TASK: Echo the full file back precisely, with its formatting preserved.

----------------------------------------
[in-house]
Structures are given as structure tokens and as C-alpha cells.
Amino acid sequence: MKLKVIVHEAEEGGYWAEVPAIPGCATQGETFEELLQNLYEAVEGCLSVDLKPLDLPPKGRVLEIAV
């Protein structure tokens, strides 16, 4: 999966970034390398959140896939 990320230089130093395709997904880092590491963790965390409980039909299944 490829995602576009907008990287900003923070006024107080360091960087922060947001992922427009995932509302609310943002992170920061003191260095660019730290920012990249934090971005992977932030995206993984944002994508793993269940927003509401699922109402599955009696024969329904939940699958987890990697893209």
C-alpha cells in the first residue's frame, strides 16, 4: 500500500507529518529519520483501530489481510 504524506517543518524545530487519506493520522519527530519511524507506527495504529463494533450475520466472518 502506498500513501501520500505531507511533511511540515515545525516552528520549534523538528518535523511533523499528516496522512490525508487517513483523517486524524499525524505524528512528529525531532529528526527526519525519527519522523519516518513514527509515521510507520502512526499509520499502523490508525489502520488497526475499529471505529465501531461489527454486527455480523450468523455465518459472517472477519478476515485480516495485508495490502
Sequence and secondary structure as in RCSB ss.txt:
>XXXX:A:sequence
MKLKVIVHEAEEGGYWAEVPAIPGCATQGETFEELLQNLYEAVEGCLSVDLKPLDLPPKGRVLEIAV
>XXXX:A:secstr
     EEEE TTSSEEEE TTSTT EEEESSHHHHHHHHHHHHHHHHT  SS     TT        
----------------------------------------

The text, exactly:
[in-house]
Structures are given as structure tokens and as C-alpha cells.
Amino acid sequence: MKLKVIVHEAEEGGYWAEVPAIPGCATQGETFEELLQNLYEAVEGCLSVDLKPLDLPPKGRVLEIAV
């Protein structure tokens, strides 16, 4: 999966970034390398959140896939 990320230089130093395709997904880092590491963790965390409980039909299944 490829995602576009907008990287900003923070006024107080360091960087922060947001992922427009995932509302609310943002992170920061003191260095660019730290920012990249934090971005992977932030995206993984944002994508793993269940927003509401699922109402599955009696024969329904939940699958987890990697893209």
C-alpha cells in the first residue's frame, strides 16, 4: 500500500507529518529519520483501530489481510 504524506517543518524545530487519506493520522519527530519511524507506527495504529463494533450475520466472518 502506498500513501501520500505531507511533511511540515515545525516552528520549534523538528518535523511533523499528516496522512490525508487517513483523517486524524499525524505524528512528529525531532529528526527526519525519527519522523519516518513514527509515521510507520502512526499509520499502523490508525489502520488497526475499529471505529465501531461489527454486527455480523450468523455465518459472517472477519478476515485480516495485508495490502
Sequence and secondary structure as in RCSB ss.txt:
>XXXX:A:sequence
MKLKVIVHEAEEGGYWAEVPAIPGCATQGETFEELLQNLYEAVEGCLSVDLKPLDLPPKGRVLEIAV
>XXXX:A:secstr
     EEEE TTSSEEEE TTSTT EEEESSHHHHHHHHHHHHHHHHT  SS     TT        